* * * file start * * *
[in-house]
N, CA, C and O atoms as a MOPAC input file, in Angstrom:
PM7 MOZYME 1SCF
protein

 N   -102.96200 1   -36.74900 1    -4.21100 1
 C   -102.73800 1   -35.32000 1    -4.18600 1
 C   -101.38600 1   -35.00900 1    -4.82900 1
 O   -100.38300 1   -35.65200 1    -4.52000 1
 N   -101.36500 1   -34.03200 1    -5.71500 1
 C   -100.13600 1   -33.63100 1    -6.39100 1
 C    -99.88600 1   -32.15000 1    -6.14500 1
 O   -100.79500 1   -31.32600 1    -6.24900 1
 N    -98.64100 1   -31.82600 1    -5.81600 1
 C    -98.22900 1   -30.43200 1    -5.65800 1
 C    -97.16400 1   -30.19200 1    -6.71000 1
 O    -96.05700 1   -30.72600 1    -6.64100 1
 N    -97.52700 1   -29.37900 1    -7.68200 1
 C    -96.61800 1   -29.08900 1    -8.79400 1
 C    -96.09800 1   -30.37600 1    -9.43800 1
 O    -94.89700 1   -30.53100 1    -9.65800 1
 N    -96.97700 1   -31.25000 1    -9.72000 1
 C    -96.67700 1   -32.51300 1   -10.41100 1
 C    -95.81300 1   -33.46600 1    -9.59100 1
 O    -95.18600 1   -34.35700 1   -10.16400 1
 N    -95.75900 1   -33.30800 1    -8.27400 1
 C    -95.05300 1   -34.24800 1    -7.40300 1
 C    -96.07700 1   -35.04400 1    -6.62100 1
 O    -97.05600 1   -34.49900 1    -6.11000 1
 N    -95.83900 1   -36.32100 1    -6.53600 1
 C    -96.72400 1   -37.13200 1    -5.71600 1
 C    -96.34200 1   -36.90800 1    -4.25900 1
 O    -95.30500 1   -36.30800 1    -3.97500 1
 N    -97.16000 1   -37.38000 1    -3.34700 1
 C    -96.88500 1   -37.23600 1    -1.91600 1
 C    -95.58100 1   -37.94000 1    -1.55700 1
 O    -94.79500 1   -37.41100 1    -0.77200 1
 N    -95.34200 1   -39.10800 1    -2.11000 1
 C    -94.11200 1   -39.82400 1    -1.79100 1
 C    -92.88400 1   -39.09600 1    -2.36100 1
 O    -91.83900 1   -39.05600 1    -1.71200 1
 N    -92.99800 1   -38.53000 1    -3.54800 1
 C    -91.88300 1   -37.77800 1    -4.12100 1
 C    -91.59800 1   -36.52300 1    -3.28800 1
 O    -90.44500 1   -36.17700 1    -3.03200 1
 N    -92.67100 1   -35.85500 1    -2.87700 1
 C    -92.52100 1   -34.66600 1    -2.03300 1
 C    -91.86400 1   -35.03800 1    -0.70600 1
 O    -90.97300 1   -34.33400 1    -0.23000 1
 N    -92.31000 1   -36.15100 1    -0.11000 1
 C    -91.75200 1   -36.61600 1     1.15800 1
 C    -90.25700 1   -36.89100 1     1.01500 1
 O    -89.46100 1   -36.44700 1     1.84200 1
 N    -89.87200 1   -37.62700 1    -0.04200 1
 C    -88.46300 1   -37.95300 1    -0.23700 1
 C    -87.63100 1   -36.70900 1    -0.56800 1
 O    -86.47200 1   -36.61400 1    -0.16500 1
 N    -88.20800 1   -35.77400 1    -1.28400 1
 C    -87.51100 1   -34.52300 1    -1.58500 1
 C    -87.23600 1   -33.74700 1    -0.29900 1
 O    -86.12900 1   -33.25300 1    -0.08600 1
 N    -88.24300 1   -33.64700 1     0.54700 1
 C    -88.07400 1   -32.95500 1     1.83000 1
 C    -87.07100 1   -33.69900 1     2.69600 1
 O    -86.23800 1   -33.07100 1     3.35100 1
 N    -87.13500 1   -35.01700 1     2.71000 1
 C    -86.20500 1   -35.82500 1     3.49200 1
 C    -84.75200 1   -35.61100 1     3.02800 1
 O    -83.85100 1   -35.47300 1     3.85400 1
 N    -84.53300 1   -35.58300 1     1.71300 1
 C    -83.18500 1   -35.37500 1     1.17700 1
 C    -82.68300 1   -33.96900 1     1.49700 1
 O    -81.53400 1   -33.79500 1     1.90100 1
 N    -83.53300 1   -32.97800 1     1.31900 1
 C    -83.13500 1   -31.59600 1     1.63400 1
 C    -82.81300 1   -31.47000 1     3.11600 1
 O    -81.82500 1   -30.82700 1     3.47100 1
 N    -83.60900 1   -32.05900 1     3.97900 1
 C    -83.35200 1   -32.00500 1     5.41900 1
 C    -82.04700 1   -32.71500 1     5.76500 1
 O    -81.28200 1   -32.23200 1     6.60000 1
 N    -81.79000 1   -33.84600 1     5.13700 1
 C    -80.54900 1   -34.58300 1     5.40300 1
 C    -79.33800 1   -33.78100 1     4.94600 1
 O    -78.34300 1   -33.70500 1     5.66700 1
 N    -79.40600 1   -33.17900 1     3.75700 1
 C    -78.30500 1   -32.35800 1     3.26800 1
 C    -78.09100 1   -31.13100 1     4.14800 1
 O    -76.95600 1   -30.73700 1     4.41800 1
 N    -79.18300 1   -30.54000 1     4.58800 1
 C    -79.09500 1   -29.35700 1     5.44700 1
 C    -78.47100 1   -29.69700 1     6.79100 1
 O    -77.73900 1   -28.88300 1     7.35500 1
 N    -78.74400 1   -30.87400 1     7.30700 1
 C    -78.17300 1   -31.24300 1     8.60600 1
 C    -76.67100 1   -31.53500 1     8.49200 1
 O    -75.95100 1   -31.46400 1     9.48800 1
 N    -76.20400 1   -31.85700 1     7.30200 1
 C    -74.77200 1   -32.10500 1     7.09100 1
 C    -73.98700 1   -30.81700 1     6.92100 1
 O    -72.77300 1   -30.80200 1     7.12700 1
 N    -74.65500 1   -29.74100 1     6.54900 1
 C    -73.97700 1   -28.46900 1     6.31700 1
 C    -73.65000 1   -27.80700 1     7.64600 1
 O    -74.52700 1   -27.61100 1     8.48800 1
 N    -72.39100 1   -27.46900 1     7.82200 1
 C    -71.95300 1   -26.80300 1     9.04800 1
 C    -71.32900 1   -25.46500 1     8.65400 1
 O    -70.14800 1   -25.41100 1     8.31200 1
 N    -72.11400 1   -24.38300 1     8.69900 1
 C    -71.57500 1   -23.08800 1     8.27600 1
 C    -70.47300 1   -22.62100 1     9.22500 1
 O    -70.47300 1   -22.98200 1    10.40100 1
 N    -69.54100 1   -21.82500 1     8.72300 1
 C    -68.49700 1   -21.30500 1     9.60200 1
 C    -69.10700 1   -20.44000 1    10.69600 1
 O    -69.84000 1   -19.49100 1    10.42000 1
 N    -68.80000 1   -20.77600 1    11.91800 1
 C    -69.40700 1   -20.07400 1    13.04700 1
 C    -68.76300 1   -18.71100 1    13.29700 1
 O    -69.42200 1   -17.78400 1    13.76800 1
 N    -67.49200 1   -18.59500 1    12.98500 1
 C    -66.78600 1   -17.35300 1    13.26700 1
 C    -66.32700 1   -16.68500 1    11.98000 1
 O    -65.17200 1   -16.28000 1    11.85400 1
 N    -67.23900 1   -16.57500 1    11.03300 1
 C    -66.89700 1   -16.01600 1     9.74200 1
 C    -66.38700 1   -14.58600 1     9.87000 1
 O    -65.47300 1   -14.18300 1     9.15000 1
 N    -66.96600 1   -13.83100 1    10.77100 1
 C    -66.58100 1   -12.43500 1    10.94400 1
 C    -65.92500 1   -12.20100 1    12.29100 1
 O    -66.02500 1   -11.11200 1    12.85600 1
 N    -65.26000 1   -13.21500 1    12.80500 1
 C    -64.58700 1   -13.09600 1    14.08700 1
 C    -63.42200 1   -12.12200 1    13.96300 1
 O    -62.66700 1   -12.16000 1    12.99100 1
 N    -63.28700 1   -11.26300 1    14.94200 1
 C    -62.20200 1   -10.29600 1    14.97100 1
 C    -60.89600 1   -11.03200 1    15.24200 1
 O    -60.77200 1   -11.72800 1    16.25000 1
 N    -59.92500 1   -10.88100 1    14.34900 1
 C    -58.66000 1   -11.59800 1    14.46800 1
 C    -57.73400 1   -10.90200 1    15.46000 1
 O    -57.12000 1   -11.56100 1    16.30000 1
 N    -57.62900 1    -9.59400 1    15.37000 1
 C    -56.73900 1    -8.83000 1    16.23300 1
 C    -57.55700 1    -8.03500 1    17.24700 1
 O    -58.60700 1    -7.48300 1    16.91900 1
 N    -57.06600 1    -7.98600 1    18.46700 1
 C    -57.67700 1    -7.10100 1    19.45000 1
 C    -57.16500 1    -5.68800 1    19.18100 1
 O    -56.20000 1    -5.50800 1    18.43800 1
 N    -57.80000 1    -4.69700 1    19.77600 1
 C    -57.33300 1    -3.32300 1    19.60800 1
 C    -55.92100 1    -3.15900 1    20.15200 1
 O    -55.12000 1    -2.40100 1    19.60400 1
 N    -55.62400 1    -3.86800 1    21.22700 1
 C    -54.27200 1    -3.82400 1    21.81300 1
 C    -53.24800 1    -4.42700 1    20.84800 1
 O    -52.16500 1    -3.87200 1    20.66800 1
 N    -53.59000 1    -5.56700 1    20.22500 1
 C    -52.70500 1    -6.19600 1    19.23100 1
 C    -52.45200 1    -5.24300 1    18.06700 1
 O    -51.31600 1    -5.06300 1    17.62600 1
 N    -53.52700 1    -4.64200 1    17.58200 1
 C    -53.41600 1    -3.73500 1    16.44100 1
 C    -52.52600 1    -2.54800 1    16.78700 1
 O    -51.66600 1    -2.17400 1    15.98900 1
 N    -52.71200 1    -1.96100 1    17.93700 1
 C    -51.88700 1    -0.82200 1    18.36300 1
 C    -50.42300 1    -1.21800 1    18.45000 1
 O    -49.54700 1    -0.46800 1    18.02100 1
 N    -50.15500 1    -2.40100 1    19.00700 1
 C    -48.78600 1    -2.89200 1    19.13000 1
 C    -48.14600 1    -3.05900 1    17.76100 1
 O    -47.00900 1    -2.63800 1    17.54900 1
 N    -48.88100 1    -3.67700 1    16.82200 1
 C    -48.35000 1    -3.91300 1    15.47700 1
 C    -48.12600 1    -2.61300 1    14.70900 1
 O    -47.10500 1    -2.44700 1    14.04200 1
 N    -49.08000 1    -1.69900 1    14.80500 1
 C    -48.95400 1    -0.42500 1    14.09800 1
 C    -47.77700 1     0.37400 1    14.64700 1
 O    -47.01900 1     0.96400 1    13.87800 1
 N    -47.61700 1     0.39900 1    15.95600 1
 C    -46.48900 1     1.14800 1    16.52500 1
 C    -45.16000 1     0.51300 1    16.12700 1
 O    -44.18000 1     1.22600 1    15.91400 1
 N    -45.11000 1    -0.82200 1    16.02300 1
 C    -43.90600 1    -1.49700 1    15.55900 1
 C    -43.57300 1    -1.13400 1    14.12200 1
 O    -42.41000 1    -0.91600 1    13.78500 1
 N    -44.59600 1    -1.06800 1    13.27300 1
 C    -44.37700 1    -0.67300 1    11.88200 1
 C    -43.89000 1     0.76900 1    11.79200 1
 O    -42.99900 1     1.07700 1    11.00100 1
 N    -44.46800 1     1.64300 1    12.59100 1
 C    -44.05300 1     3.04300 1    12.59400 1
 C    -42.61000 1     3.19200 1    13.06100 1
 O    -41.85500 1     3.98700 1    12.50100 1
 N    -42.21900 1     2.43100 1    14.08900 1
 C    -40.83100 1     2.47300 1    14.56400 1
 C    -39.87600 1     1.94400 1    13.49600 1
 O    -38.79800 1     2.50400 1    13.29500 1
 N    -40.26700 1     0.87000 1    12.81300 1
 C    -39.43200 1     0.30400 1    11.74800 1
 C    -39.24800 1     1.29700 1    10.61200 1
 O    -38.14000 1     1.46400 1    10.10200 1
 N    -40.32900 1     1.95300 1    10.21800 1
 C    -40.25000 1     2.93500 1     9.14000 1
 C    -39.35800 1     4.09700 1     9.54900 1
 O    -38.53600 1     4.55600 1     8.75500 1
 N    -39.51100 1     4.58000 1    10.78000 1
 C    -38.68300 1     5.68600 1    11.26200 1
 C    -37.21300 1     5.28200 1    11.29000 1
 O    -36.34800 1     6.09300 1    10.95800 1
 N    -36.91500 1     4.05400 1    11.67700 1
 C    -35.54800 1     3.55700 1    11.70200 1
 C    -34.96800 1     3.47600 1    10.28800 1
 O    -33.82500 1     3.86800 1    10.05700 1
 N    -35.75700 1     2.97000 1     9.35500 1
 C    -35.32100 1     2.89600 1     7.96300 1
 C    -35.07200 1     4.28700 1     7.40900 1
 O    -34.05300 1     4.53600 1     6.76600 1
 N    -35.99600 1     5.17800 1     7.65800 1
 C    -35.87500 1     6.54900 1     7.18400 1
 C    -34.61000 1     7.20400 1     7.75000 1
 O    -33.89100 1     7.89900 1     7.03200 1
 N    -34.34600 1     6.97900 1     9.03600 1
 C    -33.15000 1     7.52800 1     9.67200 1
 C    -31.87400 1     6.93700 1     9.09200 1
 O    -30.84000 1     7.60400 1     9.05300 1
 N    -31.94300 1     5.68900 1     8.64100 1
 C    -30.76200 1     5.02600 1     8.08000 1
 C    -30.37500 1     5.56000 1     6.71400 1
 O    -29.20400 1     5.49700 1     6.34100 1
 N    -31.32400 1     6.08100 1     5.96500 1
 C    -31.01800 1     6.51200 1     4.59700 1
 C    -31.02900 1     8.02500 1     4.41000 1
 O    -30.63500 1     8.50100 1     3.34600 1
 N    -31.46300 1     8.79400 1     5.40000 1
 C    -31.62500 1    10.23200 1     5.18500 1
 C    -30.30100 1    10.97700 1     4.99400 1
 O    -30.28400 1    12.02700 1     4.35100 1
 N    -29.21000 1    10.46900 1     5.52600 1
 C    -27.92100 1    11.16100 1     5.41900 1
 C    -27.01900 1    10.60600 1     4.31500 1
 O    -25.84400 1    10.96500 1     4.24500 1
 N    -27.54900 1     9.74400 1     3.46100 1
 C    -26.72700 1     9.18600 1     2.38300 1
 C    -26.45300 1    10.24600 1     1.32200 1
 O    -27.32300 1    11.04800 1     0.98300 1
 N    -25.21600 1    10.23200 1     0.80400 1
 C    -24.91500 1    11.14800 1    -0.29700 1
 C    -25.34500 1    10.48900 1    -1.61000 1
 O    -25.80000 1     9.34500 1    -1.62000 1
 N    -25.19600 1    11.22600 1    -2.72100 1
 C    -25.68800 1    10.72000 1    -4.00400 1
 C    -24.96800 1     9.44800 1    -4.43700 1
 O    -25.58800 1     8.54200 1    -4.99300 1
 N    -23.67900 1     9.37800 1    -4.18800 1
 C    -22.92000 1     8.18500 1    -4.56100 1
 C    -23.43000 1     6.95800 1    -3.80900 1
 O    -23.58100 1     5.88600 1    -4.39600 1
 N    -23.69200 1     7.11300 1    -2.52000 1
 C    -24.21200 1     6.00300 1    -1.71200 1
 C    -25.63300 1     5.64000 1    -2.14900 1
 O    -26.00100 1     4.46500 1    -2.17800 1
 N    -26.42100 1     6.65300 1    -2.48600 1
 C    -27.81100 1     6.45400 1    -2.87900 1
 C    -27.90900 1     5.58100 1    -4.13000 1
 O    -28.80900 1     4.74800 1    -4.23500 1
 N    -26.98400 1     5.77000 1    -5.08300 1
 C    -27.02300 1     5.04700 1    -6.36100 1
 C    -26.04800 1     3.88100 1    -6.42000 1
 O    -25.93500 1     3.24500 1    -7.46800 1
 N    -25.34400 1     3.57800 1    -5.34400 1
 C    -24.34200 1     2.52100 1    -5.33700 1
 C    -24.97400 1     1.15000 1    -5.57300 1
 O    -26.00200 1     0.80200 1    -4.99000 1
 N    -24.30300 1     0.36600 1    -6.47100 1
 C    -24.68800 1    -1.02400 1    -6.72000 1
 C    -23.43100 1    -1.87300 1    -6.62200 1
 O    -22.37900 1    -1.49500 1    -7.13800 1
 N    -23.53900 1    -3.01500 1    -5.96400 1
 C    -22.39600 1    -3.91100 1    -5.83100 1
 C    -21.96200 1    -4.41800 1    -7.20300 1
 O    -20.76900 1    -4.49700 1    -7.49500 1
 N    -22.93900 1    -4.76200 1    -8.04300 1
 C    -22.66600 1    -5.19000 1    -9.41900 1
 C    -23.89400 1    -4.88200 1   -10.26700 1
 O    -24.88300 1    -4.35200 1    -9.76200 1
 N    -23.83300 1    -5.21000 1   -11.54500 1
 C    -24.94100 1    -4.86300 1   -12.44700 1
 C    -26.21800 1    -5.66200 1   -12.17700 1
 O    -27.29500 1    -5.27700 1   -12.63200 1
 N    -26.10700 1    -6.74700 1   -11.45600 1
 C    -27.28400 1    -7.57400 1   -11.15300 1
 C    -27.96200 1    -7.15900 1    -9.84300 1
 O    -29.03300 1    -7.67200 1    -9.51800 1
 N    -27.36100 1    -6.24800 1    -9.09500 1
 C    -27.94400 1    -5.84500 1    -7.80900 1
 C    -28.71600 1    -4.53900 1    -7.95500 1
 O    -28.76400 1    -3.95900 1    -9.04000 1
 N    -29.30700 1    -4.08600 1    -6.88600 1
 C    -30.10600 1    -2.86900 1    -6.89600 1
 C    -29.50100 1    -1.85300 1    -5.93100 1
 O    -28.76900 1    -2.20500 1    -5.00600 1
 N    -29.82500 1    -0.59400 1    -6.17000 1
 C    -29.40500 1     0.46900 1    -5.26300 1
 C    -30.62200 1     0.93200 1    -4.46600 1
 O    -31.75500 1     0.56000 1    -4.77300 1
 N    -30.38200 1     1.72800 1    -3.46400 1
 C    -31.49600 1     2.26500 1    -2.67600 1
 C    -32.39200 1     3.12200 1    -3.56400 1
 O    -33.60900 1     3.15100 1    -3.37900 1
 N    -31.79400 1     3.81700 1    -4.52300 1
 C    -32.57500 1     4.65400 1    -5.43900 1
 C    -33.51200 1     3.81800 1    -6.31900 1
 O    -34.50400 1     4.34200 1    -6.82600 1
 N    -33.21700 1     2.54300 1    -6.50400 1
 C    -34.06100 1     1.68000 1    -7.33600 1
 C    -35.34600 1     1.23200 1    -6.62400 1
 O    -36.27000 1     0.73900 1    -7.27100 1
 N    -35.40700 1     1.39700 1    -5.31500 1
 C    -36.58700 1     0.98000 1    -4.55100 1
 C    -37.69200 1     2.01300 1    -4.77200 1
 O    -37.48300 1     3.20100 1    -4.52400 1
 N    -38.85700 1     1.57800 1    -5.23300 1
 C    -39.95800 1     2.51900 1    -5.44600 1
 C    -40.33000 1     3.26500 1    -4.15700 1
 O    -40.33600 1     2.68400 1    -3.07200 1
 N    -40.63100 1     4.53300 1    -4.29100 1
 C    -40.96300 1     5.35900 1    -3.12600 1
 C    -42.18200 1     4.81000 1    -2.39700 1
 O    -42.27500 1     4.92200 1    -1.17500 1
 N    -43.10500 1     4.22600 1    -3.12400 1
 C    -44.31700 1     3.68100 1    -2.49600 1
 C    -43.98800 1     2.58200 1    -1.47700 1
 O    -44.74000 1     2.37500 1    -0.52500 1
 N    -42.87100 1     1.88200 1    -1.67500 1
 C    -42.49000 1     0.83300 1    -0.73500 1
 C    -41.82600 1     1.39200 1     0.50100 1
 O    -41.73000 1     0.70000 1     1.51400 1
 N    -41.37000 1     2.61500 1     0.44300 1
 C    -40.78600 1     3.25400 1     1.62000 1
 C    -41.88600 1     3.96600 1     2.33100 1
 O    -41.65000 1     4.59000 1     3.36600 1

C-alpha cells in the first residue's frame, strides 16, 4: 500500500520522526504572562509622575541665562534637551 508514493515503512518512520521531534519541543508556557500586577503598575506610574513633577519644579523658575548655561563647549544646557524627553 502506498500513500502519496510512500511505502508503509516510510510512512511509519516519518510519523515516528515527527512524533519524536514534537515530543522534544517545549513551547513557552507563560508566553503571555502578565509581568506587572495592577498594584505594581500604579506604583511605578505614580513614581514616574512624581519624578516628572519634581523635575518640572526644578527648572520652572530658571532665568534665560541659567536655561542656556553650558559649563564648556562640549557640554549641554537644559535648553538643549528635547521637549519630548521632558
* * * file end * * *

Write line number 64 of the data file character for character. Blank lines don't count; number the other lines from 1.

 O    -86.23800 1   -33.07100 1     3.35100 1